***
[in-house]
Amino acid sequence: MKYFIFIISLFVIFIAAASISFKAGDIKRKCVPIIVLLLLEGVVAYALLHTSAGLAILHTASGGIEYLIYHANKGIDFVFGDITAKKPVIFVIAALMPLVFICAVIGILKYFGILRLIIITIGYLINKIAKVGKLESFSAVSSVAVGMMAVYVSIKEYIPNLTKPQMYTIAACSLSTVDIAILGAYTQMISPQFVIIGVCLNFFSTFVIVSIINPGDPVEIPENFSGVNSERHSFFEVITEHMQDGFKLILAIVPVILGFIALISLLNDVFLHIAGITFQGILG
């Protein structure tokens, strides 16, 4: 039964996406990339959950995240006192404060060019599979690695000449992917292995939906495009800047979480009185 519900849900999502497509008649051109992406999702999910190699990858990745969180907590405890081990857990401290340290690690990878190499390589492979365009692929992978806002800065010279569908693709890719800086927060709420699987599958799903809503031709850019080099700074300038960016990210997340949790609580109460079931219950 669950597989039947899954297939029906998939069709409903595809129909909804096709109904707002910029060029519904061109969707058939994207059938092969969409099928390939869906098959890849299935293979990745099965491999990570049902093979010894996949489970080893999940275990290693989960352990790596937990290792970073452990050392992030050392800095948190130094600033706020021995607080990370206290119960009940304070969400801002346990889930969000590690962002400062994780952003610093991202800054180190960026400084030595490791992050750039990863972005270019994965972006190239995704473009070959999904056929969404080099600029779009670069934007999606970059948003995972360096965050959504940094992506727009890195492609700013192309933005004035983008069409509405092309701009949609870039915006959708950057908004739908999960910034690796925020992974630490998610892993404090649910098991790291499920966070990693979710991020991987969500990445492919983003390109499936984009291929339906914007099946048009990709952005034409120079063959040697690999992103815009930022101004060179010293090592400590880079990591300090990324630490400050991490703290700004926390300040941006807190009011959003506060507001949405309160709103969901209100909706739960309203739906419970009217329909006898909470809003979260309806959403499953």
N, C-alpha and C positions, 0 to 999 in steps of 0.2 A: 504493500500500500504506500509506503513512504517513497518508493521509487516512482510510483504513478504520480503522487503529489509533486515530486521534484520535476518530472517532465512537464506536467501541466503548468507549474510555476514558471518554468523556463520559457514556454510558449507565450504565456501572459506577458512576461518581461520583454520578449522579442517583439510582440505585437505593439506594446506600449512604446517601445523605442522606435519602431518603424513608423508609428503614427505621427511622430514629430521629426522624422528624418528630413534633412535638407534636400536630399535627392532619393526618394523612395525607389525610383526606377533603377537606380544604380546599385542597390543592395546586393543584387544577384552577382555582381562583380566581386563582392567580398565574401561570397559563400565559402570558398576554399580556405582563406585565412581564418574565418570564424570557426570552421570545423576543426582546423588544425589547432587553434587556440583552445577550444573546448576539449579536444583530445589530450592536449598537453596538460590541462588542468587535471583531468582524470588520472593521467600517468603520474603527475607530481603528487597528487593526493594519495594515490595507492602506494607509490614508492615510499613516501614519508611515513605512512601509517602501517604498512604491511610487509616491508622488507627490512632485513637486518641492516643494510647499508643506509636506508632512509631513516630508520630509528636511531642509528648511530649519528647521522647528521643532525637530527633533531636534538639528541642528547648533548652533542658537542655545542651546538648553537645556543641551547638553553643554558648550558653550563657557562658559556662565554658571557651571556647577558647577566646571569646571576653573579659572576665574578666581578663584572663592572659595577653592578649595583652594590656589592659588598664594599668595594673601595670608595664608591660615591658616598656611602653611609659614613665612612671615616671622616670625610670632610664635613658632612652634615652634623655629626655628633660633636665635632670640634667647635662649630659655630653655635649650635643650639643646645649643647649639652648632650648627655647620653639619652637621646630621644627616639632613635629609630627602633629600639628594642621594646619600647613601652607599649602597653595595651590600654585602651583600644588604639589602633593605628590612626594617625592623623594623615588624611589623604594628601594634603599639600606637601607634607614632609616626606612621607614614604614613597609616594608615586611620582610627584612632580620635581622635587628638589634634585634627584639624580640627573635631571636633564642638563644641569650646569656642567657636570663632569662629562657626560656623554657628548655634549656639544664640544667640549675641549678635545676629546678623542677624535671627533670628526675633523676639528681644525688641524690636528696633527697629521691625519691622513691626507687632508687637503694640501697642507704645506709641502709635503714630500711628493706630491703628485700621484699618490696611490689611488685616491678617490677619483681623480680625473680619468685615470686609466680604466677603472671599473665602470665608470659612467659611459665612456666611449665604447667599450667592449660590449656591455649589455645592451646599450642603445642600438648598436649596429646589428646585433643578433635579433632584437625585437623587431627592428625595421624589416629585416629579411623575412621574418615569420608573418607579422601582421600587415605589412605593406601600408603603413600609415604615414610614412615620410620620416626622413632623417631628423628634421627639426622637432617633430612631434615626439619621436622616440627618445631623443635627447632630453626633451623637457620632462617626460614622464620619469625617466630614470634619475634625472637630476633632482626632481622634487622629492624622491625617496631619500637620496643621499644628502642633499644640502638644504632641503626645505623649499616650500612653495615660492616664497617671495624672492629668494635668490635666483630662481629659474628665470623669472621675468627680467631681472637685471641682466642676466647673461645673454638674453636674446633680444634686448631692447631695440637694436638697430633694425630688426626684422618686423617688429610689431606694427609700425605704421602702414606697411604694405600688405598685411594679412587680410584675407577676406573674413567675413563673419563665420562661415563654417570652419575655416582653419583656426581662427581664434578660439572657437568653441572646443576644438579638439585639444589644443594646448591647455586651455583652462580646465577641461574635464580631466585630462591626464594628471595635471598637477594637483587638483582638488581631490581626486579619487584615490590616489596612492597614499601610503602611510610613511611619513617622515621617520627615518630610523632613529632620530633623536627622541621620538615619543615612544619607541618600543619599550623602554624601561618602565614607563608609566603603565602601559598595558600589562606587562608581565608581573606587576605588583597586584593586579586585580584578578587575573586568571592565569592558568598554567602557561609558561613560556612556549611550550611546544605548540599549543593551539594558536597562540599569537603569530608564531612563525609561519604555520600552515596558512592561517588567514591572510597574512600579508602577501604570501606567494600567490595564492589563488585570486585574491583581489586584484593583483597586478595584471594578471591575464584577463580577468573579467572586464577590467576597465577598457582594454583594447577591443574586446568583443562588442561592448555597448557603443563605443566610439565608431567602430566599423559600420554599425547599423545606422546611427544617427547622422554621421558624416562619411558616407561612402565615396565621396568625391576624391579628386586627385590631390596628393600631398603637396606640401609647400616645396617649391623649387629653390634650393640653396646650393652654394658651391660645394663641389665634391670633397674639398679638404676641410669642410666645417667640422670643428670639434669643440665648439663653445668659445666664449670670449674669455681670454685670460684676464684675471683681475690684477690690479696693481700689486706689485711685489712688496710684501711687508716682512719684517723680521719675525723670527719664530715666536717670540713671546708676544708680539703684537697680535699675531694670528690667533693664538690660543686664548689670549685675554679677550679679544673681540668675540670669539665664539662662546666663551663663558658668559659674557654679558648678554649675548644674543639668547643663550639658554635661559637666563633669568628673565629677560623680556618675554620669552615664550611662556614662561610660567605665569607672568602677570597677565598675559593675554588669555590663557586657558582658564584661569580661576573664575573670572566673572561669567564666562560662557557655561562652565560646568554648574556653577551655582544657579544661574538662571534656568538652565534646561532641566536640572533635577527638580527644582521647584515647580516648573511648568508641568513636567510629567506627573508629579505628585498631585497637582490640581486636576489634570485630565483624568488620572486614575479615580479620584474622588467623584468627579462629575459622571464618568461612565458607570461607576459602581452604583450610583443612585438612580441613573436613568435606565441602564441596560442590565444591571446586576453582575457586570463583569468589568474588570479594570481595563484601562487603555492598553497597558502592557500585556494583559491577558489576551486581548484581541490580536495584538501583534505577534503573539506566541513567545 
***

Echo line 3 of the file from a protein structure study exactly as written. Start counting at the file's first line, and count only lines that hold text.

């Protein structure tokens, strides 16, 4: 039964996406990339959950995240006192404060060019599979690695000449992917292995939906495009800047979480009185 519900849900999502497509008649051109992406999702999910190699990858990745969180907590405890081990857990401290340290690690990878190499390589492979365009692929992978806002800065010279569908693709890719800086927060709420699987599958799903809503031709850019080099700074300038960016990210997340949790609580109460079931219950 669950597989039947899954297939029906998939069709409903595809129909909804096709109904707002910029060029519904061109969707058939994207059938092969969409099928390939869906098959890849299935293979990745099965491999990570049902093979010894996949489970080893999940275990290693989960352990790596937990290792970073452990050392992030050392800095948190130094600033706020021995607080990370206290119960009940304070969400801002346990889930969000590690962002400062994780952003610093991202800054180190960026400084030595490791992050750039990863972005270019994965972006190239995704473009070959999904056929969404080099600029779009670069934007999606970059948003995972360096965050959504940094992506727009890195492609700013192309933005004035983008069409509405092309701009949609870039915006959708950057908004739908999960910034690796925020992974630490998610892993404090649910098991790291499920966070990693979710991020991987969500990445492919983003390109499936984009291929339906914007099946048009990709952005034409120079063959040697690999992103815009930022101004060179010293090592400590880079990591300090990324630490400050991490703290700004926390300040941006807190009011959003506060507001949405309160709103969901209100909706739960309203739906419970009217329909006898909470809003979260309806959403499953």